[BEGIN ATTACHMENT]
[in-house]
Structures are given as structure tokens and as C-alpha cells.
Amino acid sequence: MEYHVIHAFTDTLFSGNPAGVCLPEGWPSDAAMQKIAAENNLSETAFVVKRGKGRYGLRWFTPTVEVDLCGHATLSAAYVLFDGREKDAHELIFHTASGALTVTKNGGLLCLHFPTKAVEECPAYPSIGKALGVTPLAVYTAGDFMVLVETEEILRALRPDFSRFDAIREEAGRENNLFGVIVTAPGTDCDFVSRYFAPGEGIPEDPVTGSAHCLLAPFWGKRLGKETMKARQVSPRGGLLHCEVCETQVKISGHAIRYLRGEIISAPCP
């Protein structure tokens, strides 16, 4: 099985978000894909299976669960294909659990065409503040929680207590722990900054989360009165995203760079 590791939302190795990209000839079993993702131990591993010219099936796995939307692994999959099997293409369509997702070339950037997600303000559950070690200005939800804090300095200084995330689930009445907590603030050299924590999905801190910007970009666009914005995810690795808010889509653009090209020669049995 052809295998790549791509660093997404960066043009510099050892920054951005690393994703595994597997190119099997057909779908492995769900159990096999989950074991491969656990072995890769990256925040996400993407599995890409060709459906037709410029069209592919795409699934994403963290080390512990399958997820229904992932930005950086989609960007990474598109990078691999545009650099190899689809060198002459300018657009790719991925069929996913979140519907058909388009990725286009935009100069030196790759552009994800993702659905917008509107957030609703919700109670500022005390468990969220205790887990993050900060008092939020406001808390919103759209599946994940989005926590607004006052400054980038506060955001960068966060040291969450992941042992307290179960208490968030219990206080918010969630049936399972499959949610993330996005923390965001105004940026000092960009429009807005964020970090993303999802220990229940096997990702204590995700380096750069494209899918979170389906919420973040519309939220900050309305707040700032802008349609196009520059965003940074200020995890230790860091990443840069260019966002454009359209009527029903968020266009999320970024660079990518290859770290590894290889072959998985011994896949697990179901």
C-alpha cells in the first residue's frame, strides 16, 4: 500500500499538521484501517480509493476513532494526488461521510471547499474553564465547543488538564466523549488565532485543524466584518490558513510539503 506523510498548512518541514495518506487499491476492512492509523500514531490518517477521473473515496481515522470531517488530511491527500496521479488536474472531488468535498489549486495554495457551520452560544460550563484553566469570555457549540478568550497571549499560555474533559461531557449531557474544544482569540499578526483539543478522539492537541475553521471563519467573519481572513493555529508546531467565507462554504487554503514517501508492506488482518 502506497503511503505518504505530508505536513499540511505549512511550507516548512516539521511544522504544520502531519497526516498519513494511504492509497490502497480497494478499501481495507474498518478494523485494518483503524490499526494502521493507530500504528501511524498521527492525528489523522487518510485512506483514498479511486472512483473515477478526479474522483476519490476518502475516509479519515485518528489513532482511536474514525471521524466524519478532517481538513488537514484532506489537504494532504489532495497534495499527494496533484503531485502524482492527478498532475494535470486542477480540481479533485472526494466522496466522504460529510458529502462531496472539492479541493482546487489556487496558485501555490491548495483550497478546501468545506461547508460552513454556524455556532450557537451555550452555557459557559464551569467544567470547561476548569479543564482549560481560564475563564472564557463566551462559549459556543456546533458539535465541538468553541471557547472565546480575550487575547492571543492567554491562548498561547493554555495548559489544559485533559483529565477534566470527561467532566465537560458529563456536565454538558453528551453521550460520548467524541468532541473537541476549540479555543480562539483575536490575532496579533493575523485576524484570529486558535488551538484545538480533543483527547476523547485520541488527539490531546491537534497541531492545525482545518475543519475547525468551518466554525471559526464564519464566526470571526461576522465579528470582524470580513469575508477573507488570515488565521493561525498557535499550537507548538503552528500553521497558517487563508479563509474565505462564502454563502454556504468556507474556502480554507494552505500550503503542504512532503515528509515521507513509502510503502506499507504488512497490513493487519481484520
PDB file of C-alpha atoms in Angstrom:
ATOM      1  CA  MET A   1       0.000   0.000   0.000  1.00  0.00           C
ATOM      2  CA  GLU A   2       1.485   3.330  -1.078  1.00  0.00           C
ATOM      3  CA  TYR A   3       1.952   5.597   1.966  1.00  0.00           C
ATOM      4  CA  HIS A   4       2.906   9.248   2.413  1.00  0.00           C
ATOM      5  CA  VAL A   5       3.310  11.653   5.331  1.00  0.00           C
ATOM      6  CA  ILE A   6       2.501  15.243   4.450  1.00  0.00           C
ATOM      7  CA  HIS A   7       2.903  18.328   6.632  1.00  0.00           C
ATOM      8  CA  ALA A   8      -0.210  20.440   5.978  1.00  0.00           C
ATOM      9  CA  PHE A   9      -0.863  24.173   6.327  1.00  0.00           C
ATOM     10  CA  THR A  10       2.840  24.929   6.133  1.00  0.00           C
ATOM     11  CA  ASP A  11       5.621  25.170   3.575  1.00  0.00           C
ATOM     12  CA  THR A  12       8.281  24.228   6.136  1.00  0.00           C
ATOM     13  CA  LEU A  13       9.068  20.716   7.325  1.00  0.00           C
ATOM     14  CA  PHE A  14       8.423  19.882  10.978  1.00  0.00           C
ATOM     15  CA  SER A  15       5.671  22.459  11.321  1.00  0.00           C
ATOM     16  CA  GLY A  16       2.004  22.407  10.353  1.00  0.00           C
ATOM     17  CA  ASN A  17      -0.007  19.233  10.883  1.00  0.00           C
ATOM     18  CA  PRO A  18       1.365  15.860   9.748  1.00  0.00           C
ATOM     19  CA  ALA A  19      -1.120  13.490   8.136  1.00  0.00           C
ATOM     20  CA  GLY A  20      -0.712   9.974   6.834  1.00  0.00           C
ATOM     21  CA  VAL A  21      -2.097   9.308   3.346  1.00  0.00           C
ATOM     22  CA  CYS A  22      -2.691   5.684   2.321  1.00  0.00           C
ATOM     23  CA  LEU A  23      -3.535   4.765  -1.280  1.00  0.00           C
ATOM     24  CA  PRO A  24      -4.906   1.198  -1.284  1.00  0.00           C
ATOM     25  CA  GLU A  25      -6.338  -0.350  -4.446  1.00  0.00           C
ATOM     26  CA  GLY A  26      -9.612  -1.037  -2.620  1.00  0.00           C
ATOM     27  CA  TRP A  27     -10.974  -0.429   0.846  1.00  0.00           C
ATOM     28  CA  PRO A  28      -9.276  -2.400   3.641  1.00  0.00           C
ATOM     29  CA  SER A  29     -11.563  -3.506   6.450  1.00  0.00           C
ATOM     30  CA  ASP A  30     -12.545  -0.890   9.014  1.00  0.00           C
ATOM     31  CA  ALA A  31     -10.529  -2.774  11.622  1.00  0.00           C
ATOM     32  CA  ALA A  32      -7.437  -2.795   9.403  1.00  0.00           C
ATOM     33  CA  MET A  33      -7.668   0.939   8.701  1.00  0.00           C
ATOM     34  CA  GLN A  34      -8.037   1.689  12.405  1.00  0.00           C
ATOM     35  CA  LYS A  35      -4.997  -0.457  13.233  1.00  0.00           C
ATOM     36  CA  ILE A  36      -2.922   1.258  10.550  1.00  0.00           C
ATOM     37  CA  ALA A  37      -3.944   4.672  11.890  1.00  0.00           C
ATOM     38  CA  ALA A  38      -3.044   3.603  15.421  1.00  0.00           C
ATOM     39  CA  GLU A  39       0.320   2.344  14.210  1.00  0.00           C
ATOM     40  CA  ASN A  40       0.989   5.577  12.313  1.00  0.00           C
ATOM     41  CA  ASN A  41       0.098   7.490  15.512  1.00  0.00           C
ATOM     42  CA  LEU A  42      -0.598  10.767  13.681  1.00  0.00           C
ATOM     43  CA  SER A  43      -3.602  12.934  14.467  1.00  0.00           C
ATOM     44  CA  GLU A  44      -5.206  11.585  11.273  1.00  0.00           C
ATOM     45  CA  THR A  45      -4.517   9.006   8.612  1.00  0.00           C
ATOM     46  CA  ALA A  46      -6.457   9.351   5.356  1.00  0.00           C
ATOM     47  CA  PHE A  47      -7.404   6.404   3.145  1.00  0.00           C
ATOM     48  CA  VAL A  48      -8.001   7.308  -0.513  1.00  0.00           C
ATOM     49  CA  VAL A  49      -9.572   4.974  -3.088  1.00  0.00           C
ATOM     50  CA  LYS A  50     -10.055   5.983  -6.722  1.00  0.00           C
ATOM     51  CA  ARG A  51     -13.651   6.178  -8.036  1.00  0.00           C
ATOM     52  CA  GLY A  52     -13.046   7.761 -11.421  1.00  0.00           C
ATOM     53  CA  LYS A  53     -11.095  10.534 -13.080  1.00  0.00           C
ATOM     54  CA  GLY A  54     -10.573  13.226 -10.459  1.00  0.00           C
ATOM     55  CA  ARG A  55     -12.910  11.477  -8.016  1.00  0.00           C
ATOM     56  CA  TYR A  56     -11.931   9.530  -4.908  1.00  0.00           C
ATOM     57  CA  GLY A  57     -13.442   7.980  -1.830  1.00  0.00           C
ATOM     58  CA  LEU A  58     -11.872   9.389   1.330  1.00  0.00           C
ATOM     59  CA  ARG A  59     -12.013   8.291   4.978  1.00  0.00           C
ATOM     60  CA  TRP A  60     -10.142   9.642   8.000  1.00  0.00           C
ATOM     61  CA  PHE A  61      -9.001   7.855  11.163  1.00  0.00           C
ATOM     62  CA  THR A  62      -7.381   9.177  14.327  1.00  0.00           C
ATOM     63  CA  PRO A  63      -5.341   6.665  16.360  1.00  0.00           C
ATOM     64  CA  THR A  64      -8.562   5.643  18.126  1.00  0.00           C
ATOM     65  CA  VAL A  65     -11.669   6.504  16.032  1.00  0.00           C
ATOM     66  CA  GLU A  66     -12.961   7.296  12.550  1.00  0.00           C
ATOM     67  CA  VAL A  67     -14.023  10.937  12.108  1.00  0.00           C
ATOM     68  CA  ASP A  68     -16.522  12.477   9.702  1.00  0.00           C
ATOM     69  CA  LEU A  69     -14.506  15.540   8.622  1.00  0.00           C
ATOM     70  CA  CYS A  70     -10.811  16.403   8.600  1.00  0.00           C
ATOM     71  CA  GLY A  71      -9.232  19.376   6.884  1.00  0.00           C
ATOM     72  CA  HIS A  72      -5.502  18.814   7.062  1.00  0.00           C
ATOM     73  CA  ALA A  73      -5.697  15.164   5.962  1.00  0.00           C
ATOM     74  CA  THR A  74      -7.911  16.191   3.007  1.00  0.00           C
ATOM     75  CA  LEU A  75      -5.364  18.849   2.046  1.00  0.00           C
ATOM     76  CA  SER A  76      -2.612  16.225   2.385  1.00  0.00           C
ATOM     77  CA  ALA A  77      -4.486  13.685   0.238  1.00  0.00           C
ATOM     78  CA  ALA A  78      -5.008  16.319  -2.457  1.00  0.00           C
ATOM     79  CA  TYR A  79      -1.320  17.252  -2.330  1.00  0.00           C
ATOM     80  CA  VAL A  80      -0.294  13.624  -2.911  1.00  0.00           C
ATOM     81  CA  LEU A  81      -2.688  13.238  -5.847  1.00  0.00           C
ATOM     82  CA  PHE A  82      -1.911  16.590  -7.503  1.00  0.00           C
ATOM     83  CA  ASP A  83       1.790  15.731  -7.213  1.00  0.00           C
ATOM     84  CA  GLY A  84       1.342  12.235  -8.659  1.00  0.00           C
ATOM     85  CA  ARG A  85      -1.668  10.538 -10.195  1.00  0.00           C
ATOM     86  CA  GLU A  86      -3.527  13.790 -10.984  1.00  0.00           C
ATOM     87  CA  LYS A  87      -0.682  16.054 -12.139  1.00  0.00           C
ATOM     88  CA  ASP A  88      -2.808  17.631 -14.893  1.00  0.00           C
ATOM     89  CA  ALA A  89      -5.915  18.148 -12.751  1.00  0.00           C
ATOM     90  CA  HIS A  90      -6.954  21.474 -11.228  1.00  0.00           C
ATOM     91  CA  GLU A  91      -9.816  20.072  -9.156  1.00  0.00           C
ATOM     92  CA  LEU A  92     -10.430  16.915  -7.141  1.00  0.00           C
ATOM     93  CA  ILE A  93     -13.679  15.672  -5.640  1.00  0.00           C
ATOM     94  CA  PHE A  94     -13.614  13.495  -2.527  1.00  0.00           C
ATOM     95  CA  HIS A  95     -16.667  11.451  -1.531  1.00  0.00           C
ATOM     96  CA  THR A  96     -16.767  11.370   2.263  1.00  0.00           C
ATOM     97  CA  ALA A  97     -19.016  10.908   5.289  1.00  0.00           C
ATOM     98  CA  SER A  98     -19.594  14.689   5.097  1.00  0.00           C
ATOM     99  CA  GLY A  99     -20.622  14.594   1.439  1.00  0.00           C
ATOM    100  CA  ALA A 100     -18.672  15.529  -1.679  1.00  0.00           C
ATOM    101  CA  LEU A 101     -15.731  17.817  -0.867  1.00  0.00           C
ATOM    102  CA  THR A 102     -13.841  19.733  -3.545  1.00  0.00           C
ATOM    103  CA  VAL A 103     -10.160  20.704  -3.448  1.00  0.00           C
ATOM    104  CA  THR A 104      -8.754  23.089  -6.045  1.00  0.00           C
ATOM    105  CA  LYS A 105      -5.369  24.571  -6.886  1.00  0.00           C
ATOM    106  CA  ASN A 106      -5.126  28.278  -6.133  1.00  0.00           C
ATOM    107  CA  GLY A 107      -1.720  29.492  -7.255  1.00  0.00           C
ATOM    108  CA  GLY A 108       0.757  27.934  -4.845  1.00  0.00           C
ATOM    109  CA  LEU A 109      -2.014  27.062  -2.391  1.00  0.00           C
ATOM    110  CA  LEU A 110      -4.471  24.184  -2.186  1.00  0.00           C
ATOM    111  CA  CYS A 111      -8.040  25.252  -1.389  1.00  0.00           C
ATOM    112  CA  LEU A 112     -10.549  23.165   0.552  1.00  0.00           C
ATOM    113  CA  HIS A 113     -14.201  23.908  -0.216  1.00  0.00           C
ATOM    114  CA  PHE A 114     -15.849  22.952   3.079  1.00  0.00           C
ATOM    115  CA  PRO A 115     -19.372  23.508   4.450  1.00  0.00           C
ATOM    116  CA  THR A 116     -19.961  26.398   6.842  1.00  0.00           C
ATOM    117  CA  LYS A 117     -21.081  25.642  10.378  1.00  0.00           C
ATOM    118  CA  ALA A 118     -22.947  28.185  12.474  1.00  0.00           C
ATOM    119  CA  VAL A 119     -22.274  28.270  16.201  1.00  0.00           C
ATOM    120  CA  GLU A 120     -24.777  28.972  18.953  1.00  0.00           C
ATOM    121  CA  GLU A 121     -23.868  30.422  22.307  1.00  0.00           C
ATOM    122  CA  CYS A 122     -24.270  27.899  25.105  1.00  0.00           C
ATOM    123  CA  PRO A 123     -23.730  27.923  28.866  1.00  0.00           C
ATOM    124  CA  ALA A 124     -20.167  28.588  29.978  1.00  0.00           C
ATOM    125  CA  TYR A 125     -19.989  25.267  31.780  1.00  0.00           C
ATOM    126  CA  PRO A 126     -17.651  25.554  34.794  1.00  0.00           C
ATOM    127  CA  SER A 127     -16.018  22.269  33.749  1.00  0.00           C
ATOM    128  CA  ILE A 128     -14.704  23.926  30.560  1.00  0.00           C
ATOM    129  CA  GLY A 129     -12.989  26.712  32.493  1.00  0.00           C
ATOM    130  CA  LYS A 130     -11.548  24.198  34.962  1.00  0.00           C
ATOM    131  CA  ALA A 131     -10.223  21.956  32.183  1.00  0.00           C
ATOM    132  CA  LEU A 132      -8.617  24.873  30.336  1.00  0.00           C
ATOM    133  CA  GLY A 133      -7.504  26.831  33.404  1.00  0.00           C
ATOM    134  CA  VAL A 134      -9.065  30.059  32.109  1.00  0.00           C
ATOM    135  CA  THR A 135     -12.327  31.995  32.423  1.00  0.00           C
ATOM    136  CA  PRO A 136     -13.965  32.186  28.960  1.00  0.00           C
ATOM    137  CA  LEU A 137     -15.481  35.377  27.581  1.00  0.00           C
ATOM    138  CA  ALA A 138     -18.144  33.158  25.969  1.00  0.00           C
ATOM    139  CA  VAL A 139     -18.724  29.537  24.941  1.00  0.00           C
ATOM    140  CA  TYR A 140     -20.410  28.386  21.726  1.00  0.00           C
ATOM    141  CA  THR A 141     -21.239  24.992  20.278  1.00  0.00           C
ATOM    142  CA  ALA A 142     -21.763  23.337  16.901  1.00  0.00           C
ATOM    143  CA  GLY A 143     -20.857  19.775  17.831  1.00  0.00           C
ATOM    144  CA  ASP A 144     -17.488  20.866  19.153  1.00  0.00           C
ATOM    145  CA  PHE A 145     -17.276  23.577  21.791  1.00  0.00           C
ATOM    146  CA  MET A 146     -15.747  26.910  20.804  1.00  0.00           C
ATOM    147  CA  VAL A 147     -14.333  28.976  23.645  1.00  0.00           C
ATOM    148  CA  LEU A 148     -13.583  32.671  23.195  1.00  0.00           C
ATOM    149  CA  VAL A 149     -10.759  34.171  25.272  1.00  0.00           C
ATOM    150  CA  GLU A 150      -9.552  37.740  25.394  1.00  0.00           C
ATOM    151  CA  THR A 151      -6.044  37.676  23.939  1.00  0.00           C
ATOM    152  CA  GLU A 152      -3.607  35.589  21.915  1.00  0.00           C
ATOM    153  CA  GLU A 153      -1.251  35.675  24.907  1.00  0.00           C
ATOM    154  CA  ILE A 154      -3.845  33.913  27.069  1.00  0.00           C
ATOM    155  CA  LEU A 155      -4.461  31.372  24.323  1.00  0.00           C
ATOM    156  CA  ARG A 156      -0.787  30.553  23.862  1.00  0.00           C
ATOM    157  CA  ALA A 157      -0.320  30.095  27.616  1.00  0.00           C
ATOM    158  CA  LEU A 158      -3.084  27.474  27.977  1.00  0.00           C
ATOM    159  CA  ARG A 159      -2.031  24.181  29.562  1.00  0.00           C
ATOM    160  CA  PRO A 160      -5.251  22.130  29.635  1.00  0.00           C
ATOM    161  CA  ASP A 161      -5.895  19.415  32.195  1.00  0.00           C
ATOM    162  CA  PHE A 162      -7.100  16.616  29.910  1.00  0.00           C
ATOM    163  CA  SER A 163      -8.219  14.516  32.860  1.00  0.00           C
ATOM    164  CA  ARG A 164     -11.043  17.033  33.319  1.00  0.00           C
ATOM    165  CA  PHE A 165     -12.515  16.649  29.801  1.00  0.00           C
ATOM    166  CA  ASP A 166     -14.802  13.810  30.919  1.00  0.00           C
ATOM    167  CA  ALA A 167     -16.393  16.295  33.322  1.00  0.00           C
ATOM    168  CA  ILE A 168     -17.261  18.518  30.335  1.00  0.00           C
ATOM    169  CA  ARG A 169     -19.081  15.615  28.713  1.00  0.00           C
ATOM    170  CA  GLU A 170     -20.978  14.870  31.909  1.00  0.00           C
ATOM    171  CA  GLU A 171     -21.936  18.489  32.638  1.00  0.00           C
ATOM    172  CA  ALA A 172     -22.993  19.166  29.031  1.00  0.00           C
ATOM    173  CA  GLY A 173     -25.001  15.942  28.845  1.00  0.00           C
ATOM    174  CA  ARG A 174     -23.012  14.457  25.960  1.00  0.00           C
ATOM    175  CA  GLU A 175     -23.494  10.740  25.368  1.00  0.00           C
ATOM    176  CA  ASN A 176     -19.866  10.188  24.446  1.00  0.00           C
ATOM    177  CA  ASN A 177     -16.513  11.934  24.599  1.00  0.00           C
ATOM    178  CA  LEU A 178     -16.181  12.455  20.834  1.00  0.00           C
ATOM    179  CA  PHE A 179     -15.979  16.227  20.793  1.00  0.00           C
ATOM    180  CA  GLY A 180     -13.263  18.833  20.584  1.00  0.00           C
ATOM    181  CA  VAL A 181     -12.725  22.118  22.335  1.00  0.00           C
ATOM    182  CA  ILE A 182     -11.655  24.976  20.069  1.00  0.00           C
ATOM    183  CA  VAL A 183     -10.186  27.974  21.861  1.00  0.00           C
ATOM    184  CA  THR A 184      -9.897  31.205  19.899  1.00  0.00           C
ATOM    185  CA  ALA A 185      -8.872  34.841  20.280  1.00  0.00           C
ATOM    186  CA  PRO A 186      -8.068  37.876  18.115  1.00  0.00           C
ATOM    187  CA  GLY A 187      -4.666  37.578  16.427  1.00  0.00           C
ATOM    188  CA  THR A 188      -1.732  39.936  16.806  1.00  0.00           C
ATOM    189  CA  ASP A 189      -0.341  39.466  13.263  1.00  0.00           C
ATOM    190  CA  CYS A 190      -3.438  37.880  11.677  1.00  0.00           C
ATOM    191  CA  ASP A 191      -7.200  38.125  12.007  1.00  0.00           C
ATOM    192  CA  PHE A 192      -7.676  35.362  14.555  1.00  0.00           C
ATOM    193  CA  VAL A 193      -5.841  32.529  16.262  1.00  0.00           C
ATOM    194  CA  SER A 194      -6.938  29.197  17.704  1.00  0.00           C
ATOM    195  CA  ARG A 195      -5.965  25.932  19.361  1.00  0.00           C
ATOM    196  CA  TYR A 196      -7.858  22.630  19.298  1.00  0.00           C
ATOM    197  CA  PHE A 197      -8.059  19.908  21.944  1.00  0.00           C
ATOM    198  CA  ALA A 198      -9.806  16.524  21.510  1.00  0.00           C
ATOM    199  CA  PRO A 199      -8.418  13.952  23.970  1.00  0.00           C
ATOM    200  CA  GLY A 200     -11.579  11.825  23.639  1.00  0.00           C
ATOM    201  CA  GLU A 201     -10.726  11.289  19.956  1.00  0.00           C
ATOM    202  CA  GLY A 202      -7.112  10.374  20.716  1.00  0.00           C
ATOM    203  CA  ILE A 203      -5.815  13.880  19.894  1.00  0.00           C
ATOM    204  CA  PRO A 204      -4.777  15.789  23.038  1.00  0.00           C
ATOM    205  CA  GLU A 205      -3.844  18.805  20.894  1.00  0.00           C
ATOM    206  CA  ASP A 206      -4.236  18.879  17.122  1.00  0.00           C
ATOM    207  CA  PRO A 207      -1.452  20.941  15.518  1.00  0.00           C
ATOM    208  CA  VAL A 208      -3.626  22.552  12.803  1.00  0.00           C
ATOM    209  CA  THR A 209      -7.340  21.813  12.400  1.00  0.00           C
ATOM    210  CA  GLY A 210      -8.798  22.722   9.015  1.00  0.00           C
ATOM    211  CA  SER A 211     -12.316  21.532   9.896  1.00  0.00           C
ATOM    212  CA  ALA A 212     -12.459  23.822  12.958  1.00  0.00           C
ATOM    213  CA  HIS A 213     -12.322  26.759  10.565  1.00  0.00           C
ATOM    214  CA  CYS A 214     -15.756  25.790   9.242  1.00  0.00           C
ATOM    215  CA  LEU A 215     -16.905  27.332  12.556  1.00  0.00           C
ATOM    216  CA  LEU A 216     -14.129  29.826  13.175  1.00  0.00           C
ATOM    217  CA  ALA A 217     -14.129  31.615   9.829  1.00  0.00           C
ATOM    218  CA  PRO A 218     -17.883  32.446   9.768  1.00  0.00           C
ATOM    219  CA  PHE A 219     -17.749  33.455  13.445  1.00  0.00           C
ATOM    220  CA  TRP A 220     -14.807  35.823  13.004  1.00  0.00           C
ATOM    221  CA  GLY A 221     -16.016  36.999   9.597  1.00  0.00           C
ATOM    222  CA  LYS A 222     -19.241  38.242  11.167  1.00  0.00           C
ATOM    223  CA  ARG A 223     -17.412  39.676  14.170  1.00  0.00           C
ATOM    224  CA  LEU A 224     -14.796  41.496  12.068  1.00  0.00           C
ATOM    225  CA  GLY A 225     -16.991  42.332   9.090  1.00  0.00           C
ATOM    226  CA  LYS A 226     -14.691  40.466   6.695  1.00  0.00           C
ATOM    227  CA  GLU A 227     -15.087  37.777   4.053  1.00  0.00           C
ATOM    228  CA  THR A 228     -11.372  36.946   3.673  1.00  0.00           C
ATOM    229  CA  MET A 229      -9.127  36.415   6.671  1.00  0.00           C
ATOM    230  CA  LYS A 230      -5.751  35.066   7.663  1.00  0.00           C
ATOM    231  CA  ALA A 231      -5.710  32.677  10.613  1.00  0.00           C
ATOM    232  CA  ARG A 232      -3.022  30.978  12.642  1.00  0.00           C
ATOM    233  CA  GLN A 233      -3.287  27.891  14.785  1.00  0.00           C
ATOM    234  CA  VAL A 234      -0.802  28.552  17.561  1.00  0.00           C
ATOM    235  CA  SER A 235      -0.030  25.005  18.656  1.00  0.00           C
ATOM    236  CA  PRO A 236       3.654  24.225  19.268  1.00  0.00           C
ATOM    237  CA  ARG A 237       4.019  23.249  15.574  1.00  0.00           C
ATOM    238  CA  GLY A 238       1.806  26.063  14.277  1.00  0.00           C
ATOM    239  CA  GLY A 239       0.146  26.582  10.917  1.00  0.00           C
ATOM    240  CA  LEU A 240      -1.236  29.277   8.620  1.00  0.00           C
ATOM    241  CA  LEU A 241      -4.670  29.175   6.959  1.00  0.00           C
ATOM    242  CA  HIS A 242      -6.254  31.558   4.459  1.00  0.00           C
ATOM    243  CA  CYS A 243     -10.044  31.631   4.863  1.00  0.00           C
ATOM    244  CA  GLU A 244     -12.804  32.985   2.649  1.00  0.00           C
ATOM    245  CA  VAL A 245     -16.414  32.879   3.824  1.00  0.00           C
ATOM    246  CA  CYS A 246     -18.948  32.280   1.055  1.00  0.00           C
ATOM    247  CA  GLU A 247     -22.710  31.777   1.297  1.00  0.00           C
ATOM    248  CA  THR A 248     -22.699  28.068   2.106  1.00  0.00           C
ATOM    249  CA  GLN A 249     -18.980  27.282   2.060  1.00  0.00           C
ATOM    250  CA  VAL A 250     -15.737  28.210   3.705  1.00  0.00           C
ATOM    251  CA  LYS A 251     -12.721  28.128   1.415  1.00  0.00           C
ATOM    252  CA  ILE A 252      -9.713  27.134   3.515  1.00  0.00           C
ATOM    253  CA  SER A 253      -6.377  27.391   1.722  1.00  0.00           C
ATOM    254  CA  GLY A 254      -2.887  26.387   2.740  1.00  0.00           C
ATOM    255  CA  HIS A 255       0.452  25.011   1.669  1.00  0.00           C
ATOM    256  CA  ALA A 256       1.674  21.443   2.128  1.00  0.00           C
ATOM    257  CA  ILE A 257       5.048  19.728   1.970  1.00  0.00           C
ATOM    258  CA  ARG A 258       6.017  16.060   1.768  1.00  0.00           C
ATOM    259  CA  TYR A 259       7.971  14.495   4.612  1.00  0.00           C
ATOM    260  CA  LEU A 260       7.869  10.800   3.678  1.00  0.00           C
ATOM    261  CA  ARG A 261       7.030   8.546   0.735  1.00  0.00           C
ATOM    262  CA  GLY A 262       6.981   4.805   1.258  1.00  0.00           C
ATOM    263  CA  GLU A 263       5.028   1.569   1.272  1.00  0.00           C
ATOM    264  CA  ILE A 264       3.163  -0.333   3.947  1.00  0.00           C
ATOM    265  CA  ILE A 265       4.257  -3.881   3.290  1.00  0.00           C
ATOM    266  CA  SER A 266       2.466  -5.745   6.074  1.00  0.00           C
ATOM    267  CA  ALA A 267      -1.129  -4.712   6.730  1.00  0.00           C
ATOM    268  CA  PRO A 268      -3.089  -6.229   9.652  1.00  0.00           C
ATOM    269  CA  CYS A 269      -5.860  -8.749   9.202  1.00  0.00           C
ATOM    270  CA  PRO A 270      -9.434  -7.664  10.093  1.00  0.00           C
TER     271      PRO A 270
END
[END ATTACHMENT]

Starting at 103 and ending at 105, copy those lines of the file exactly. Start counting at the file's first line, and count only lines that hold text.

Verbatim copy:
ATOM     97  CA  ALA A  97     -19.016  10.908   5.289  1.00  0.00           C
ATOM     98  CA  SER A  98     -19.594  14.689   5.097  1.00  0.00           C
ATOM     99  CA  GLY A  99     -20.622  14.594   1.439  1.00  0.00           C